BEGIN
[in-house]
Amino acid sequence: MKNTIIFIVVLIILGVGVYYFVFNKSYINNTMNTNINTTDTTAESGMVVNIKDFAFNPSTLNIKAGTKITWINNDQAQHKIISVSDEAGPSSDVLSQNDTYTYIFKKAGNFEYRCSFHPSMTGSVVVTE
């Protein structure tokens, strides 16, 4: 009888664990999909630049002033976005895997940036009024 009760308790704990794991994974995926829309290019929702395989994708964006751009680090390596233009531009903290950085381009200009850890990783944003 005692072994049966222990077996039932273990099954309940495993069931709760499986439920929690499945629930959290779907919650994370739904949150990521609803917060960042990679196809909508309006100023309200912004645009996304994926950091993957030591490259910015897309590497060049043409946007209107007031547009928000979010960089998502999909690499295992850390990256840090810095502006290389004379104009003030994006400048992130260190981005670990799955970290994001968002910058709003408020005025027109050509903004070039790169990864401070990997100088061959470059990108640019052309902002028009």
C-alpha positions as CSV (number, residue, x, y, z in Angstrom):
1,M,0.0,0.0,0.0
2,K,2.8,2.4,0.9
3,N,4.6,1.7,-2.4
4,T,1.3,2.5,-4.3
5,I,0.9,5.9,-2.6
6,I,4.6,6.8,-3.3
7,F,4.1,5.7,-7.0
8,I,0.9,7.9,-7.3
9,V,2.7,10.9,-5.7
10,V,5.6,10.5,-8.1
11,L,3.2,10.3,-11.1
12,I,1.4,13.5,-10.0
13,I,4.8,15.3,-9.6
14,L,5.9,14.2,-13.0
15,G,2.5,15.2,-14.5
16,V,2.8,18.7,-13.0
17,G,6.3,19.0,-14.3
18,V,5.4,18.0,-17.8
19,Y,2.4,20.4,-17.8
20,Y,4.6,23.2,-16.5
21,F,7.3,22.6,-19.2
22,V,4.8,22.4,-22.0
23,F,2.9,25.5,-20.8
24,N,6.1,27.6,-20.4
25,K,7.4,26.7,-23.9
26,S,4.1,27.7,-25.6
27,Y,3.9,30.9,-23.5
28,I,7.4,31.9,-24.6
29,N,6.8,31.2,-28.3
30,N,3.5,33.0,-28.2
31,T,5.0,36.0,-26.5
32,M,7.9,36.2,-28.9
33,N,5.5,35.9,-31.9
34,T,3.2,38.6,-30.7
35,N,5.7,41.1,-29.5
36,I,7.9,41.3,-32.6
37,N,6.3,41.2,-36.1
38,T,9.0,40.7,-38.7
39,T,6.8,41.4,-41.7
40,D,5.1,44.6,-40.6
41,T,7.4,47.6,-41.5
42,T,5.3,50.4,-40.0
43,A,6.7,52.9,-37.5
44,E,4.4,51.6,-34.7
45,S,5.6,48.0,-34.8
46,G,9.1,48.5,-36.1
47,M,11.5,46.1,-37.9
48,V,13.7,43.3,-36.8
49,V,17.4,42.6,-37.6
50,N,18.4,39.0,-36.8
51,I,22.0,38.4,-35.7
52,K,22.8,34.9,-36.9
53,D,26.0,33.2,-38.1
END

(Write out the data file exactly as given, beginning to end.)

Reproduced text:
[in-house]
Amino acid sequence: MKNTIIFIVVLIILGVGVYYFVFNKSYINNTMNTNINTTDTTAESGMVVNIKDFAFNPSTLNIKAGTKITWINNDQAQHKIISVSDEAGPSSDVLSQNDTYTYIFKKAGNFEYRCSFHPSMTGSVVVTE
């Protein structure tokens, strides 16, 4: 009888664990999909630049002033976005895997940036009024 009760308790704990794991994974995926829309290019929702395989994708964006751009680090390596233009531009903290950085381009200009850890990783944003 005692072994049966222990077996039932273990099954309940495993069931709760499986439920929690499945629930959290779907919650994370739904949150990521609803917060960042990679196809909508309006100023309200912004645009996304994926950091993957030591490259910015897309590497060049043409946007209107007031547009928000979010960089998502999909690499295992850390990256840090810095502006290389004379104009003030994006400048992130260190981005670990799955970290994001968002910058709003408020005025027109050509903004070039790169990864401070990997100088061959470059990108640019052309902002028009």
C-alpha positions as CSV (number, residue, x, y, z in Angstrom):
1,M,0.0,0.0,0.0
2,K,2.8,2.4,0.9
3,N,4.6,1.7,-2.4
4,T,1.3,2.5,-4.3
5,I,0.9,5.9,-2.6
6,I,4.6,6.8,-3.3
7,F,4.1,5.7,-7.0
8,I,0.9,7.9,-7.3
9,V,2.7,10.9,-5.7
10,V,5.6,10.5,-8.1
11,L,3.2,10.3,-11.1
12,I,1.4,13.5,-10.0
13,I,4.8,15.3,-9.6
14,L,5.9,14.2,-13.0
15,G,2.5,15.2,-14.5
16,V,2.8,18.7,-13.0
17,G,6.3,19.0,-14.3
18,V,5.4,18.0,-17.8
19,Y,2.4,20.4,-17.8
20,Y,4.6,23.2,-16.5
21,F,7.3,22.6,-19.2
22,V,4.8,22.4,-22.0
23,F,2.9,25.5,-20.8
24,N,6.1,27.6,-20.4
25,K,7.4,26.7,-23.9
26,S,4.1,27.7,-25.6
27,Y,3.9,30.9,-23.5
28,I,7.4,31.9,-24.6
29,N,6.8,31.2,-28.3
30,N,3.5,33.0,-28.2
31,T,5.0,36.0,-26.5
32,M,7.9,36.2,-28.9
33,N,5.5,35.9,-31.9
34,T,3.2,38.6,-30.7
35,N,5.7,41.1,-29.5
36,I,7.9,41.3,-32.6
37,N,6.3,41.2,-36.1
38,T,9.0,40.7,-38.7
39,T,6.8,41.4,-41.7
40,D,5.1,44.6,-40.6
41,T,7.4,47.6,-41.5
42,T,5.3,50.4,-40.0
43,A,6.7,52.9,-37.5
44,E,4.4,51.6,-34.7
45,S,5.6,48.0,-34.8
46,G,9.1,48.5,-36.1
47,M,11.5,46.1,-37.9
48,V,13.7,43.3,-36.8
49,V,17.4,42.6,-37.6
50,N,18.4,39.0,-36.8
51,I,22.0,38.4,-35.7
52,K,22.8,34.9,-36.9
53,D,26.0,33.2,-38.1